The New York Attorney General on Friday announced a $1-million settlement with Infosys Corporation for not paying hundreds of workers adequately and failing to pay the corresponding taxes to the state. In a statement issued by Eric T Schneiderman’s office, the tech major was accused of “systematically abusing the United States visa rules in placing foreign workers at client sites in New York State”.

The firm, however, has denied committing any illegalities and said the agreement was a conclusion of a New York state investigation into the taxes paid in 2010-2011, Mint reported. It did not include any criminal or civil charges being filed, a spokesperson for Infosys said. The 2013 settlement “was reached by both parties to avoid protracted litigation,” Mint quoted the Infosys spokesperson as saying.

The corporation, headed by Chief Executive Officer Vishal Sikka, was accused of “knowingly and unlawfully obtaining temporary visitor visas [B-1 visas] instead” of the mandatory H1-B visas required for foreign workers. “We will not permit companies to violate our laws in order to undercut New York workers,” Schneiderman said.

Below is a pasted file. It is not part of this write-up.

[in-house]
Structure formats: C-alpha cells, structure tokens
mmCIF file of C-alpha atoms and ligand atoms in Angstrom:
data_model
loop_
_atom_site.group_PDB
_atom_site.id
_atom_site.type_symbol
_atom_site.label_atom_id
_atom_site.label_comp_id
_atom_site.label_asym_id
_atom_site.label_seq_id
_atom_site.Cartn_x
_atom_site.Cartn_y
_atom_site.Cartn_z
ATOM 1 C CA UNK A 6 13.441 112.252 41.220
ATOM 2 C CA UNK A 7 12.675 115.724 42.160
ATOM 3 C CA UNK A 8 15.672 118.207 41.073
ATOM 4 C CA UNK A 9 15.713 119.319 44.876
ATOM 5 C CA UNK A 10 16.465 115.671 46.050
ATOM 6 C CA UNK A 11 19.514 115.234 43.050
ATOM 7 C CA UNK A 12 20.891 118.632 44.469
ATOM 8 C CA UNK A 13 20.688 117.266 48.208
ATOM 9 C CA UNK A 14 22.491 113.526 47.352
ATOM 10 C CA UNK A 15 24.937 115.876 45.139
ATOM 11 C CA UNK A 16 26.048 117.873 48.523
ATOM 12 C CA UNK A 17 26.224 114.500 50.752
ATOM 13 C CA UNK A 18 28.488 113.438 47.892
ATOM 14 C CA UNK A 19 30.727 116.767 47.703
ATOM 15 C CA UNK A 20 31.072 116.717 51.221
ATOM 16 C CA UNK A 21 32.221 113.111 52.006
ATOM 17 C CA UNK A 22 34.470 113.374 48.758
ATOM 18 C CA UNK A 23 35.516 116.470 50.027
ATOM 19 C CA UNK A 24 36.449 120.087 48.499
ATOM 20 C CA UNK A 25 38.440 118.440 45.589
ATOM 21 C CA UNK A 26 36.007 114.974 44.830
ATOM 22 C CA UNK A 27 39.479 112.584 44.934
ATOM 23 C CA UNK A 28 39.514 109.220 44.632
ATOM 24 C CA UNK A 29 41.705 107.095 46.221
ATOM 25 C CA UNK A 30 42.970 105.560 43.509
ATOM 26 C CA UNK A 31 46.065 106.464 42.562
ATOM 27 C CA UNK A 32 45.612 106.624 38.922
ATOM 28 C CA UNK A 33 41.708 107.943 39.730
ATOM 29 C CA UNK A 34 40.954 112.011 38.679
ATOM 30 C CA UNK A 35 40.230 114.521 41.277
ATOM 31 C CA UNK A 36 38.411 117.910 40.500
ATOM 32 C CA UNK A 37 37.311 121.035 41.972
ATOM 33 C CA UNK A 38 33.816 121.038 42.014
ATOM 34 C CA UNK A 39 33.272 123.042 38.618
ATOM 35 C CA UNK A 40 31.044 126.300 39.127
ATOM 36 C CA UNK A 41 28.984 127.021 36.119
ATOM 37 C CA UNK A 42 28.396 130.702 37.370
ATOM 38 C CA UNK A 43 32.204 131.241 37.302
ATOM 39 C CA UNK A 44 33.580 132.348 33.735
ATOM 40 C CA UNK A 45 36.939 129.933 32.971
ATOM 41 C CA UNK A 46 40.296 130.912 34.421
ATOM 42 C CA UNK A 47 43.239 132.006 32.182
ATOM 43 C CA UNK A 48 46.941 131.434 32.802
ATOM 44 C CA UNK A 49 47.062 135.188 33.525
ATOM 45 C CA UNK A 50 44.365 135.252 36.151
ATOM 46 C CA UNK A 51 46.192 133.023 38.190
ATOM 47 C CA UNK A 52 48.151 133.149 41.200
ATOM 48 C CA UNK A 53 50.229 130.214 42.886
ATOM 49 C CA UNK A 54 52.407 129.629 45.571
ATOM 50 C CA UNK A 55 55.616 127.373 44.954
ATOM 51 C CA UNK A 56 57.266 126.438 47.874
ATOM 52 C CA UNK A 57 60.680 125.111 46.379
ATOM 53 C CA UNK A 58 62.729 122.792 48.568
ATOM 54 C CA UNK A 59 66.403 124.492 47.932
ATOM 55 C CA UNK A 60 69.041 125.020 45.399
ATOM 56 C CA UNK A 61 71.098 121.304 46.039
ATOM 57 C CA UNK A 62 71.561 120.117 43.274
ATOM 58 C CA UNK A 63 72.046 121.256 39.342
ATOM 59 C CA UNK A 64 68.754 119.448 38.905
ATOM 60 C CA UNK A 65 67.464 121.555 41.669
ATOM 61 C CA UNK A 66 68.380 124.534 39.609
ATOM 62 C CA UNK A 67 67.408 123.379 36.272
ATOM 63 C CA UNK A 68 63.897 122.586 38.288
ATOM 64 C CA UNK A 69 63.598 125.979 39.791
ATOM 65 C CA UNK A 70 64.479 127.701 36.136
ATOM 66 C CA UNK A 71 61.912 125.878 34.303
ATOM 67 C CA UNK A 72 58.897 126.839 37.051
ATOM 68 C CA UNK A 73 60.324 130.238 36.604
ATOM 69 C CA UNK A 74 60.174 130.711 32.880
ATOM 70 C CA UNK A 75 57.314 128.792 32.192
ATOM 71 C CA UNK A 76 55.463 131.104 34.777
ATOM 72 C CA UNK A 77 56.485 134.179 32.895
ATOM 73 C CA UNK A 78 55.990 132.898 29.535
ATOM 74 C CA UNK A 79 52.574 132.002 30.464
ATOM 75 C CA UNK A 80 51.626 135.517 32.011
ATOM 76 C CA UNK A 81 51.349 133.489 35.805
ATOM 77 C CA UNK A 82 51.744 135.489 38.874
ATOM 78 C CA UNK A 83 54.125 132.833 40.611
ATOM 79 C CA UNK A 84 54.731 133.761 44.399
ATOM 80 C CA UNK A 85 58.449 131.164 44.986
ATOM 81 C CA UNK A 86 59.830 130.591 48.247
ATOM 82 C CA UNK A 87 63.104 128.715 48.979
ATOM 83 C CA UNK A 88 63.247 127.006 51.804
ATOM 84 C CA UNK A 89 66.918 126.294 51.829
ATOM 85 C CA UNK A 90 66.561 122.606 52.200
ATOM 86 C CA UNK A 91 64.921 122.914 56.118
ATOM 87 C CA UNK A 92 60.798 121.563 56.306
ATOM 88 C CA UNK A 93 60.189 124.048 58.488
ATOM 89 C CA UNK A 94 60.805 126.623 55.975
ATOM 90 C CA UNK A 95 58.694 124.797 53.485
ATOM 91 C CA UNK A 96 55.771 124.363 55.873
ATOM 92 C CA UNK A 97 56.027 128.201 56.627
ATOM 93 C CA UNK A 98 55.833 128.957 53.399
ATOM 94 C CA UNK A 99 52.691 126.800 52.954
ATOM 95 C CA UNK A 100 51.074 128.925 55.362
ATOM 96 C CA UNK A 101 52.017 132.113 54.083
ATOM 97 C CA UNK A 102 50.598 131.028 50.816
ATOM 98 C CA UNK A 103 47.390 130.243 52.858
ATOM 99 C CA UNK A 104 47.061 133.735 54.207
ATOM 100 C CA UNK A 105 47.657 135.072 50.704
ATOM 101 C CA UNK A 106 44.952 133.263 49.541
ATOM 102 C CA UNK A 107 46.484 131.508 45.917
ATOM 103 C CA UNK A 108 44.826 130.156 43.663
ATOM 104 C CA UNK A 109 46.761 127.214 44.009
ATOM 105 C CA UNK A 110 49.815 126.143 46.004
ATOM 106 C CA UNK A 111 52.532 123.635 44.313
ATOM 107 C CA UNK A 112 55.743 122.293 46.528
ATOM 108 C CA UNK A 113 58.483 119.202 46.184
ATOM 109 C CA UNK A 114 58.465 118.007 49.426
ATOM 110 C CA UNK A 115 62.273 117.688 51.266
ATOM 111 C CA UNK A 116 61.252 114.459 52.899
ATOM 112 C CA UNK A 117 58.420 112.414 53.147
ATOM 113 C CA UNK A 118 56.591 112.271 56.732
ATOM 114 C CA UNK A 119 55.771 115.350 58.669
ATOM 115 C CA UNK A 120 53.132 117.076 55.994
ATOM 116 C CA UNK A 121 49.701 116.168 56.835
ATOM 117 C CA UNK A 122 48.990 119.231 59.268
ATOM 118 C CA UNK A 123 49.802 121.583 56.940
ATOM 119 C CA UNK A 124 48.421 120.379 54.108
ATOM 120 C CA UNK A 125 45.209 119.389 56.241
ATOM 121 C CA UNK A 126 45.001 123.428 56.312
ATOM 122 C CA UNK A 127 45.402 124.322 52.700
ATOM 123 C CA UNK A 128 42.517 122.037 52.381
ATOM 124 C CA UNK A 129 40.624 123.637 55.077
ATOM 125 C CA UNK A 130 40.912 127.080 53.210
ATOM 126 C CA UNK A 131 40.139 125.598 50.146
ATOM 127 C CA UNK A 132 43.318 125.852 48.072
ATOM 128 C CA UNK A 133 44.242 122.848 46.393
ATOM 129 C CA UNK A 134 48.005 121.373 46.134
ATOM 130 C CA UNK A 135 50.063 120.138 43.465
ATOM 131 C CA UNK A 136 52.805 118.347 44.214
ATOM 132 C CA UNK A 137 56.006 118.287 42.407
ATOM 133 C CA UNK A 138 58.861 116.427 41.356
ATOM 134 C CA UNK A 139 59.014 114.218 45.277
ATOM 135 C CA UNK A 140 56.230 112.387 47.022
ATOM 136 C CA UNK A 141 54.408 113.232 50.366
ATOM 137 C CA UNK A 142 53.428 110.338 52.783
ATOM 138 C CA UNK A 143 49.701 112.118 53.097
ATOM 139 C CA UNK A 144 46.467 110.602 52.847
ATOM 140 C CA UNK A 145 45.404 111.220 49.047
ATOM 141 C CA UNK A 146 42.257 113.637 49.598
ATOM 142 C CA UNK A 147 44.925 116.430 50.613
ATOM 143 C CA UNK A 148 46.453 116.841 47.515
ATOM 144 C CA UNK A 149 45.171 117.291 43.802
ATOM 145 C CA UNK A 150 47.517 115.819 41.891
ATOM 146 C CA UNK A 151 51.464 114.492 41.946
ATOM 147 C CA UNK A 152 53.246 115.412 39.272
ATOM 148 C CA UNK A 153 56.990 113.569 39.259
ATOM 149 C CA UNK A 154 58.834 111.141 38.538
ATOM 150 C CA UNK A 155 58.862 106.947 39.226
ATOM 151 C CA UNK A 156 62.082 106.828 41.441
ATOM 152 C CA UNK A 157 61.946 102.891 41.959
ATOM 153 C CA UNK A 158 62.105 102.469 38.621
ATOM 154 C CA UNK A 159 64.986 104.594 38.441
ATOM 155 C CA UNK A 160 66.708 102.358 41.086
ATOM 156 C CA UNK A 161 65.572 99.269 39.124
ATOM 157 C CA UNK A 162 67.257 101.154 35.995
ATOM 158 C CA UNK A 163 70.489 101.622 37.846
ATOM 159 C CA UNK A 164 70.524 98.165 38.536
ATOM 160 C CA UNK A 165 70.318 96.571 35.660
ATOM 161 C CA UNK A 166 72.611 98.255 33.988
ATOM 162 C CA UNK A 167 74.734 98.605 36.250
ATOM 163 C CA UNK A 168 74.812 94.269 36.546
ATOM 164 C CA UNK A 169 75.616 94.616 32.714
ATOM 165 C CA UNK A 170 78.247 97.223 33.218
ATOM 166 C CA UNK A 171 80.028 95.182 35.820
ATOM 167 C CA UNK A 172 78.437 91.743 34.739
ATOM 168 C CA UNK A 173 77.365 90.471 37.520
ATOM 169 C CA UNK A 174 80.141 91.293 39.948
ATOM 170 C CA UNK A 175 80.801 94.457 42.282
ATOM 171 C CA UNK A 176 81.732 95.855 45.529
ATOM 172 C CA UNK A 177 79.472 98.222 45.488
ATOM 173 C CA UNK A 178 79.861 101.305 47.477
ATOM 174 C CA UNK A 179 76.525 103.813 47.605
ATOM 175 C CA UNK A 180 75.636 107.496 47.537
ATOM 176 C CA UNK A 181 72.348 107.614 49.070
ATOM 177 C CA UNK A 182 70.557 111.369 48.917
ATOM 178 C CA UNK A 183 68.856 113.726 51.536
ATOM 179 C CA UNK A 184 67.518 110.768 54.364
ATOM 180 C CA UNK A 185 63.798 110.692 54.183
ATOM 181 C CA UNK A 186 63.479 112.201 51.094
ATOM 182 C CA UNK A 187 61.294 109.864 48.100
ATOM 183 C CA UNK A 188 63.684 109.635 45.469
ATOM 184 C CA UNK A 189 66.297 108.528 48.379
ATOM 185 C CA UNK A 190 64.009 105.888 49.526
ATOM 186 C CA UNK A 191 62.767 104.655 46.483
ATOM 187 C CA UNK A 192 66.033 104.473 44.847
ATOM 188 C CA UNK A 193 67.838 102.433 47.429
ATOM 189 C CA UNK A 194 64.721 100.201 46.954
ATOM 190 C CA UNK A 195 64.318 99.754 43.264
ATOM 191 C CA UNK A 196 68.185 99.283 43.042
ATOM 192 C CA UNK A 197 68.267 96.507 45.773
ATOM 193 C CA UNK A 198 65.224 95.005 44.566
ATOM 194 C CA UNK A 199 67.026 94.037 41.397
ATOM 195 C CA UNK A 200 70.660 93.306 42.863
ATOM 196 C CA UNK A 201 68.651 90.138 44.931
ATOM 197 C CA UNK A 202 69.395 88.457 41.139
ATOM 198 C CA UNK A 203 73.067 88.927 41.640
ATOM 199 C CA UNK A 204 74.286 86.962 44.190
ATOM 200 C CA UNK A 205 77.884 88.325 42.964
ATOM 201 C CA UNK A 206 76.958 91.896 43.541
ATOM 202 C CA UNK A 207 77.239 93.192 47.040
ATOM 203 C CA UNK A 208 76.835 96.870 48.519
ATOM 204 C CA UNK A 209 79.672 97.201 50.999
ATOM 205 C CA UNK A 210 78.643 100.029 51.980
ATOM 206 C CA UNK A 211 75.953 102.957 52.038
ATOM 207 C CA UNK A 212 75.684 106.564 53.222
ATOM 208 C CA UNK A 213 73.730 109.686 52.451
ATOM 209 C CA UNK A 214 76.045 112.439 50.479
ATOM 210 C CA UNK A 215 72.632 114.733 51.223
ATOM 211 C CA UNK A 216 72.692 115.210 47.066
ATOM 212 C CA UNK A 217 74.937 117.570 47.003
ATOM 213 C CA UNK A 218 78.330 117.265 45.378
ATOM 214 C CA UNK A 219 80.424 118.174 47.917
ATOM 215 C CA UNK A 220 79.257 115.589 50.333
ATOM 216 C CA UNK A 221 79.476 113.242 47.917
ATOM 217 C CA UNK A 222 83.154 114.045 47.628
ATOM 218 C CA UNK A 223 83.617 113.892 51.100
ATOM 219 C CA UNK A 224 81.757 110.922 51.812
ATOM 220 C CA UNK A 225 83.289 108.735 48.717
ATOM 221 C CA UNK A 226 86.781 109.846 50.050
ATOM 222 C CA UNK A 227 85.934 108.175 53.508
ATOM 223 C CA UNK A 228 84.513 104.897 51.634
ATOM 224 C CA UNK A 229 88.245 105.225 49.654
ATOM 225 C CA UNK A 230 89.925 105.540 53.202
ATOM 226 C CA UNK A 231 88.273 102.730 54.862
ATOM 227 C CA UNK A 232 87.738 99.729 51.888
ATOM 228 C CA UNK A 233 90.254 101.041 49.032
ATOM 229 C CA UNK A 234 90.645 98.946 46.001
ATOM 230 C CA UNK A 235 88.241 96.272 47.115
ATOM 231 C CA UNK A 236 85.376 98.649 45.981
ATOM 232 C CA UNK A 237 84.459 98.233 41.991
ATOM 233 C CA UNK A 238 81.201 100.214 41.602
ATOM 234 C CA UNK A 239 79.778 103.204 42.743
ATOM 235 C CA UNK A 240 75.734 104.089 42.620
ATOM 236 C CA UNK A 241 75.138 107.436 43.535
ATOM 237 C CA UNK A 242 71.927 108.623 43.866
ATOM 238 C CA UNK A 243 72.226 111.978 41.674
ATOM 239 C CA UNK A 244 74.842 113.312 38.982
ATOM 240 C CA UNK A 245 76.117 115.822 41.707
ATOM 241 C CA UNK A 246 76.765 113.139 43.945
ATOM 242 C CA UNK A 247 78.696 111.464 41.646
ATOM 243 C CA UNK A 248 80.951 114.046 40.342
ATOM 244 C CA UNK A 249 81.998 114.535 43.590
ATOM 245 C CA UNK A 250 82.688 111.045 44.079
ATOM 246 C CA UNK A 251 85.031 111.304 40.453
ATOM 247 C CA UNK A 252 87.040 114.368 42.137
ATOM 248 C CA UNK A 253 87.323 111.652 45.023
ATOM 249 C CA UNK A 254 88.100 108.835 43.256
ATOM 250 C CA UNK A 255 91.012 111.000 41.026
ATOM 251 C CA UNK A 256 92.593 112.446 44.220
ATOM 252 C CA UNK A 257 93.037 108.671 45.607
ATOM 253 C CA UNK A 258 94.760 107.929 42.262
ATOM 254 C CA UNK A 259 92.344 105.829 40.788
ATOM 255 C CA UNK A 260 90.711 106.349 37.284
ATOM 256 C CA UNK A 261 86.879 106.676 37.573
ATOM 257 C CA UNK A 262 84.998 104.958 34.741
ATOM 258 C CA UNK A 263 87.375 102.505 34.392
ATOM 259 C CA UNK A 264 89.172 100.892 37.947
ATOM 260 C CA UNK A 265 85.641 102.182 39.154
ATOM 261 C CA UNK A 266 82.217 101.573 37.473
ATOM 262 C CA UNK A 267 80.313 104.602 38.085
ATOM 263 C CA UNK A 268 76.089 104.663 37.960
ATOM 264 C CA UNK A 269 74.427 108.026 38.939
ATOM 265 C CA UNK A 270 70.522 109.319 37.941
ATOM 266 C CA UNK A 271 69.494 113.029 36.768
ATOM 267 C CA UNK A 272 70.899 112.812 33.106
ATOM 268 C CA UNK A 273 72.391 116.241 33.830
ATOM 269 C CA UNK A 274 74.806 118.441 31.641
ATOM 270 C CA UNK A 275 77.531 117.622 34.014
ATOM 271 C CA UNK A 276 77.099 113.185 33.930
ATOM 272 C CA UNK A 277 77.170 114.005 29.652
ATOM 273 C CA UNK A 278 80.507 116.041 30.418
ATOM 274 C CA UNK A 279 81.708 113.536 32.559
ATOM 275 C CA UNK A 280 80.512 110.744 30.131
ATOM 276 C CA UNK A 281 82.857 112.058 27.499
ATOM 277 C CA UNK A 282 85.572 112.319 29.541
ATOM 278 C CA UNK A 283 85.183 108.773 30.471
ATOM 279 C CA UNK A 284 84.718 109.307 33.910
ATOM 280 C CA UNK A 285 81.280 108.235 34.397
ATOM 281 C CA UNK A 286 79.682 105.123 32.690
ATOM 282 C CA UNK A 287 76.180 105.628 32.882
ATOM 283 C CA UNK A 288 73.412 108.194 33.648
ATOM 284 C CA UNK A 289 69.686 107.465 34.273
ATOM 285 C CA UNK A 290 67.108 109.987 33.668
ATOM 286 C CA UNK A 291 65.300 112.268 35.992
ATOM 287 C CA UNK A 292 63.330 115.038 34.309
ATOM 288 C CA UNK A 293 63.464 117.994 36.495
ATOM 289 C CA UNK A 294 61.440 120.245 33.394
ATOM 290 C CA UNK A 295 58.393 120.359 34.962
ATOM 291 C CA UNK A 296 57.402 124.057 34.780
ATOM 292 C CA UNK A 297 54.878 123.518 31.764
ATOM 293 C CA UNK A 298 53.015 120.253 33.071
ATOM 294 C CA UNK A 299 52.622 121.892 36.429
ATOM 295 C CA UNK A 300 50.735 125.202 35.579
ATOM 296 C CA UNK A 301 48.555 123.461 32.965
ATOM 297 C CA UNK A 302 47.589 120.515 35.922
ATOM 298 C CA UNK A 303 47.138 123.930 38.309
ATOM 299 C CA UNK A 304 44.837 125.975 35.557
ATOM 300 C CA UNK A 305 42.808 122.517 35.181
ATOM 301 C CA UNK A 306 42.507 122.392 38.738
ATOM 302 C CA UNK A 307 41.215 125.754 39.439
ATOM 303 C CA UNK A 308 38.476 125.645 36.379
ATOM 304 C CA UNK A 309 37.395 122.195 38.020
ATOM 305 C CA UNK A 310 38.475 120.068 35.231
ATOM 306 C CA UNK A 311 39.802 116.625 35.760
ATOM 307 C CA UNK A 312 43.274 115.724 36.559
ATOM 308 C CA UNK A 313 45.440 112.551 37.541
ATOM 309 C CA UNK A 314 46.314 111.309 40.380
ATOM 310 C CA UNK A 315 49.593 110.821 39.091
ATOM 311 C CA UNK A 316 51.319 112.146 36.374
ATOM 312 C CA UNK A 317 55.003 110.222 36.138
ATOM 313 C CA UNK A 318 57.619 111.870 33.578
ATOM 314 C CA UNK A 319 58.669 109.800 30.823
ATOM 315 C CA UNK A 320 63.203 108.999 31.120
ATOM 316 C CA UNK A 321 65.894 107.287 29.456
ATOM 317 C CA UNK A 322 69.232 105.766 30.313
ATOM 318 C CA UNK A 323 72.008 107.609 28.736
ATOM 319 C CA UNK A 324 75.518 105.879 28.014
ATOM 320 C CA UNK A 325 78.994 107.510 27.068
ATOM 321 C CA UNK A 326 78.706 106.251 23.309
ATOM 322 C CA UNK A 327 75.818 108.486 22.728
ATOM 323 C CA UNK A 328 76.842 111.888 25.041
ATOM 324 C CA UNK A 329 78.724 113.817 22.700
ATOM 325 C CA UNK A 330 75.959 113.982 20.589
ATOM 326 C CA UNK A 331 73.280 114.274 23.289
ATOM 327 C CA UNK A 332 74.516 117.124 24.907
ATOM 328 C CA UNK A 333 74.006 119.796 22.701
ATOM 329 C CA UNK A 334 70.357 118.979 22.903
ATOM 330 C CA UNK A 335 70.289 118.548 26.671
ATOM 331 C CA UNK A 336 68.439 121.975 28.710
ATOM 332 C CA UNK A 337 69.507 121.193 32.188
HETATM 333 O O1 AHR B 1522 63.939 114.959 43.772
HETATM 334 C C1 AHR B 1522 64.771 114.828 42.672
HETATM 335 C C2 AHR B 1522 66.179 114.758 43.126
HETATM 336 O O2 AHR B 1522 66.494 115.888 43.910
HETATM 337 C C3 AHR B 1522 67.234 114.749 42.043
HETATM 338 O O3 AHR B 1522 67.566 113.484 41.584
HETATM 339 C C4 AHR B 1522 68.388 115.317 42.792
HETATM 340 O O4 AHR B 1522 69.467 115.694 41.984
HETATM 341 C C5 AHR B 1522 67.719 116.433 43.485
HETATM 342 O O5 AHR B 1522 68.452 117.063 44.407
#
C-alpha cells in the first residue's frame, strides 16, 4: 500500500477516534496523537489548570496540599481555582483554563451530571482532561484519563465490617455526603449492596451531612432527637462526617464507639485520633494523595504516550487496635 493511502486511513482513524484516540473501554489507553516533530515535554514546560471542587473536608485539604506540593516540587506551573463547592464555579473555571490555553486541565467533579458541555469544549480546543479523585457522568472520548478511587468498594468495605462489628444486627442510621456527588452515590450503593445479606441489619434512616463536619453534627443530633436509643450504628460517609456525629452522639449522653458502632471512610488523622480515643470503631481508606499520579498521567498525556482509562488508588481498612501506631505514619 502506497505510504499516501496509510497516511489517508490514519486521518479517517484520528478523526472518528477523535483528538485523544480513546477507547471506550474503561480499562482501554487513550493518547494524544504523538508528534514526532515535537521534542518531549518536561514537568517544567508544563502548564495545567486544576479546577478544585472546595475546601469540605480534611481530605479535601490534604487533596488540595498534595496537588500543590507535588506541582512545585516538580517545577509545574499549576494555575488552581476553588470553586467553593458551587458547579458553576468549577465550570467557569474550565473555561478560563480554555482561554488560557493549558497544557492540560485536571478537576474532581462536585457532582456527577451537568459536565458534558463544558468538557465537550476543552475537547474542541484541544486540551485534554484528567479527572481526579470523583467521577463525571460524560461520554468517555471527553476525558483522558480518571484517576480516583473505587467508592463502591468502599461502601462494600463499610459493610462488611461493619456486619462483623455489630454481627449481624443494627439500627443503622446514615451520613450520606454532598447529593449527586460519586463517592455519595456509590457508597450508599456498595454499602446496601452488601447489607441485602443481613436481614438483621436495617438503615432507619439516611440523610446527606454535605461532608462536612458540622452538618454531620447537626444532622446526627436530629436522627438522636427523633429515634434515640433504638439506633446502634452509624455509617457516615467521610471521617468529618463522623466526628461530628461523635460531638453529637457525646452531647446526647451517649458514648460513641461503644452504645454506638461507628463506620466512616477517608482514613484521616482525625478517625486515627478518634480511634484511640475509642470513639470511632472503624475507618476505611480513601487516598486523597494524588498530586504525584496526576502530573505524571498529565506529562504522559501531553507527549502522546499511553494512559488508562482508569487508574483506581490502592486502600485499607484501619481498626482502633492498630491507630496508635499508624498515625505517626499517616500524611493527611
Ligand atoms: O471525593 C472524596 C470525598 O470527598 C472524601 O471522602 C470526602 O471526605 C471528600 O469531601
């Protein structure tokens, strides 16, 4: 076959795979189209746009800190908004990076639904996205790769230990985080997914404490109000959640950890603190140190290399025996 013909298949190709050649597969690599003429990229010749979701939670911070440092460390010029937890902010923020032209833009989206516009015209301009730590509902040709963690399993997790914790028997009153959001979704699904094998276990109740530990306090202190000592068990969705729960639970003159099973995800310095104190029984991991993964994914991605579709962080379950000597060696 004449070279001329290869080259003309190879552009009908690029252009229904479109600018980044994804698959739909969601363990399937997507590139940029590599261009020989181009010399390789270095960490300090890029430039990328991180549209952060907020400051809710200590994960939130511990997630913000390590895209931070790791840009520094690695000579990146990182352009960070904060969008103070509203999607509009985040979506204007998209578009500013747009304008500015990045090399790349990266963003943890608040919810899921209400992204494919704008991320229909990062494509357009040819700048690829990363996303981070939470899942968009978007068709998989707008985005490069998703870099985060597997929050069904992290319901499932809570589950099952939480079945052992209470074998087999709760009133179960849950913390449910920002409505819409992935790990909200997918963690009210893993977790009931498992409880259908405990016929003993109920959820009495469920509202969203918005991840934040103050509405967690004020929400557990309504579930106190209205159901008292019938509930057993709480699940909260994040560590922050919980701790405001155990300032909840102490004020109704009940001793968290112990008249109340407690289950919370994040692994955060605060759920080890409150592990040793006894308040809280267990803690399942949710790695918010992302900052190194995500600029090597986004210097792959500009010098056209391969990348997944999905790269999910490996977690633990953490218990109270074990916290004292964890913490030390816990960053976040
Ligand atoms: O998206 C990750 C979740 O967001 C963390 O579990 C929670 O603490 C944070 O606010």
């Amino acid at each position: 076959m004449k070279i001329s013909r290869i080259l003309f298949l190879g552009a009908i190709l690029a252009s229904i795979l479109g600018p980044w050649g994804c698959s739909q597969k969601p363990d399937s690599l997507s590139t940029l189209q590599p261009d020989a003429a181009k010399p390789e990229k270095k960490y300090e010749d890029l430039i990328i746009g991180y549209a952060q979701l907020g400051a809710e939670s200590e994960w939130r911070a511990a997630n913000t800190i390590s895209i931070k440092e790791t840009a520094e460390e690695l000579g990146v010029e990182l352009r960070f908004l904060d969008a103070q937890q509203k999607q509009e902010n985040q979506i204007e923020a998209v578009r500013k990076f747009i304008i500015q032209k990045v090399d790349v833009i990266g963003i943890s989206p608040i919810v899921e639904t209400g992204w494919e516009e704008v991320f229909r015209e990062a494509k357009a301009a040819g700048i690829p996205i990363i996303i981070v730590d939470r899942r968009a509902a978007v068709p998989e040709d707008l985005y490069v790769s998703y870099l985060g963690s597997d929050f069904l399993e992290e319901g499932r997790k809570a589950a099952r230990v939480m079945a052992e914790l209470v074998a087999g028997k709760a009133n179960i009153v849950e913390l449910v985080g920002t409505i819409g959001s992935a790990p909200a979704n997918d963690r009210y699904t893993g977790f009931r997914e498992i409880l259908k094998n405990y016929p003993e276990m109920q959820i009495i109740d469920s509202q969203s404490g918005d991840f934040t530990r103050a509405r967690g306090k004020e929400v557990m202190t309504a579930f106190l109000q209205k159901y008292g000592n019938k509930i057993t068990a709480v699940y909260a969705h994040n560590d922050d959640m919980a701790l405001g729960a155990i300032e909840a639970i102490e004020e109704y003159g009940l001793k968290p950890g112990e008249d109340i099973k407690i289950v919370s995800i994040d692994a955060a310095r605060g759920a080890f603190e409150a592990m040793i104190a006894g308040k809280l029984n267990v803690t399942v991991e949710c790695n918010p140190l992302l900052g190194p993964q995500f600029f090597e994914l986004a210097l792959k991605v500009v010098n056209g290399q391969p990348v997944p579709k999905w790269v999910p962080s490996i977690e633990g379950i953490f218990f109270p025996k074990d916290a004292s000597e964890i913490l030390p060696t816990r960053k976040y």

The statement by New York said Infosys provided instructions to employees on B-1 visas regarding “how to deceive US consular officials and/or Customs and Border Protection Officers”. “This conduct included creation of a ‘Dos and Dont’s’ memorandum that was provided to Infosys employees entering the United States that explicitly instructed such employees to avoid talking about the work they were doing.”

On June 22, Sikka had said Indian IT companies were not facing challenges in the United States. In an interview to PTI, he had defended the Donald Trump administration, saying it offered “tremendous business opportunities and was an entrepreneurial government”.

On May 1, the firm had announced its plans to expand local hiring in the US by employing 10,000 American workers over the next two years. The news came soon after President Donald Trump had signed an executive order in April to introduce changes to the H-1B visa policy.